Movie Review: The Kid With a Bike
Austin360.com | Austin American-Statesman
Emotionally full to bursting, "The Kid With a Bike" comes from Jean-Pierre and Luc Dardenne, Belgian brothers and masters of poetic realism whose movies, as they unfold, have the knack of fooling an audience that the artistry must've been easy to achieve. But think about it. How many so-called slices of life have ended up lifeless — death by earnestness — on screen?
The Dardennes' latest is one of their best, a memorable cinematic portrait of troubled youth and soul-saving charity.
The boy at the story's center is Cyril, an 11-year-old recently given up to a state-run home by his unreliable father.
The bike, which falls in and out of Cyril's hands with painful regularity, is a remnant of his old life, a chimerical symbol of the love he seeks from his abandoning parent.
Escaping from the orphans' home, Cyril literally runs into his savior: a hairdresser who instinctively becomes the boy's protector and adoptive guardian. It's a lucky break for Cyril, but "The Kid With a Bike" manages to pack a stunning amount of incident, often harsh, into its 87 minutes. The boy, desperate for father figures, falls in with a criminal element. Combustible, frightened, stoic and violent by turns, Cyril at one point reaches a panicked state in which he wields a knife against the hairdresser. It's not a showcase moment; what keeps this encounter out of easy melodrama — what keeps the film itself above easy melodrama — is the ease and dispatch with which the Dardennes zing in and out of Cyril's complicated, painful emotions.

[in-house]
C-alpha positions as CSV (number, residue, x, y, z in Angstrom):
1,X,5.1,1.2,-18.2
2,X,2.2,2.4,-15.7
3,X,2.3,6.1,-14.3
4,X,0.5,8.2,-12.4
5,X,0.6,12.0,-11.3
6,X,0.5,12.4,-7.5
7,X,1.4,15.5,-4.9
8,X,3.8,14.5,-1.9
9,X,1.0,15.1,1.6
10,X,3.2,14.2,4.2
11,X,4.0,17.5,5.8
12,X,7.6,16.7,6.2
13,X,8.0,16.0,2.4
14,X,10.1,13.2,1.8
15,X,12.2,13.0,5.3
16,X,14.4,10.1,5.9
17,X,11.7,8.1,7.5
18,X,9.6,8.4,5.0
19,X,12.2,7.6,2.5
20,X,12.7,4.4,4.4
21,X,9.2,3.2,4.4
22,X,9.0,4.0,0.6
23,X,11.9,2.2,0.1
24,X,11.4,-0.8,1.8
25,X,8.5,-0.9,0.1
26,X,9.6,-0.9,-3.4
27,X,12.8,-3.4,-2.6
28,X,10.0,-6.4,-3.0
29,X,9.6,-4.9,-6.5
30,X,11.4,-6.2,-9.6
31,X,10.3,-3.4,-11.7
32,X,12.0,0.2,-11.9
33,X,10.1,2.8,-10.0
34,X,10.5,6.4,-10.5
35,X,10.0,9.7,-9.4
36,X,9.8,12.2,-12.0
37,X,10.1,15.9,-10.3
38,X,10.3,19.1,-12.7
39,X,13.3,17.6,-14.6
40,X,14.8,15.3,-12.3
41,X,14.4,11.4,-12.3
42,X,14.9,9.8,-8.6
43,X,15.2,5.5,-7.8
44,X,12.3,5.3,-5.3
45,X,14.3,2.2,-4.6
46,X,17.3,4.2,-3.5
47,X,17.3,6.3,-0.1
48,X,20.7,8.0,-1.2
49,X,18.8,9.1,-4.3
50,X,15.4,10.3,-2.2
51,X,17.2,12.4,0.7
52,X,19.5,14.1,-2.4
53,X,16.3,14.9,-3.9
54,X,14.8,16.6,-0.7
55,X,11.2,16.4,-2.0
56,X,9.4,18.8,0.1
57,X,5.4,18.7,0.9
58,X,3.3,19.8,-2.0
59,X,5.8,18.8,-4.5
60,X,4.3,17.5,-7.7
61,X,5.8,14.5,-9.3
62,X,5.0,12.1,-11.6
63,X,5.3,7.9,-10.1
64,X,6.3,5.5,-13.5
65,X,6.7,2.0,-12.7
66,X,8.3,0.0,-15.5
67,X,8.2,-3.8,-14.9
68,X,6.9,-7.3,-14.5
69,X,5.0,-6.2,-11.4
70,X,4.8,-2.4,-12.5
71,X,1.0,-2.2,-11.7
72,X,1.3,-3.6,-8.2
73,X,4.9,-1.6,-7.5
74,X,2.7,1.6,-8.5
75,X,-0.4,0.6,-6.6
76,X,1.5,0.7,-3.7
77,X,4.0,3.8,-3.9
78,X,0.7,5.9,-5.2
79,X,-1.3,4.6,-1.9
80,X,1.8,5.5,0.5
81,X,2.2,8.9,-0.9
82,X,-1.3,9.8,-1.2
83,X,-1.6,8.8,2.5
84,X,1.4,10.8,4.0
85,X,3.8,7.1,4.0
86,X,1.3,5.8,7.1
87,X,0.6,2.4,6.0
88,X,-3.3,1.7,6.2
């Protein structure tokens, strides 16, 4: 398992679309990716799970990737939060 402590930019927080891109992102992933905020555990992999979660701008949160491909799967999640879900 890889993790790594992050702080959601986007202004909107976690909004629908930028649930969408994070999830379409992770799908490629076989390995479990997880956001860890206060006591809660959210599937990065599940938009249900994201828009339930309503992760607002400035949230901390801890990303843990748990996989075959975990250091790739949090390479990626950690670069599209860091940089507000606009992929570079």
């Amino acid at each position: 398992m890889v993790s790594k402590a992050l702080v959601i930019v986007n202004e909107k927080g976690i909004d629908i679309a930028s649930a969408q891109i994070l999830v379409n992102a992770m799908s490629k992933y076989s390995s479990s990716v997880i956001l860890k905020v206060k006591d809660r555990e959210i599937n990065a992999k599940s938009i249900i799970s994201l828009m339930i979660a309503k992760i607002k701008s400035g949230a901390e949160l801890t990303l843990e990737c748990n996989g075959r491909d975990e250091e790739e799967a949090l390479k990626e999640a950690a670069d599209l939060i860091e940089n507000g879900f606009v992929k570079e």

I think the Dardennes overpack the final 10 minutes of this highly compressed experience. But their touch with actors young and old is wonderfully assured. As Cyril, Thomas Doret does nothing to consciously break your heart or yank on your sympathies; he simply embodies a wary, disappointed but not hopeless preteen state of mind, in motion.
The top-billed performer is Cecile de France (known to American audiences for her work in Clint Eastwood's "Hereafter" opposite Matt Damon). You could argue the character of Samantha, the hairdresser who makes faith, hope and charity look as easy as breathing and as vibrant as sunshine, is more archetype than three-dimensional human being. Yet in the confines of this story, which the Dardennes have described as a fairy tale, she's superb. Dardenne regular Jeremie Renier portrays the father, and there's a sublime moment of connection between Samantha and this lost, bitter soul, where she forces him to tell Cyril the truth about whether or not they'll be seeing each other again.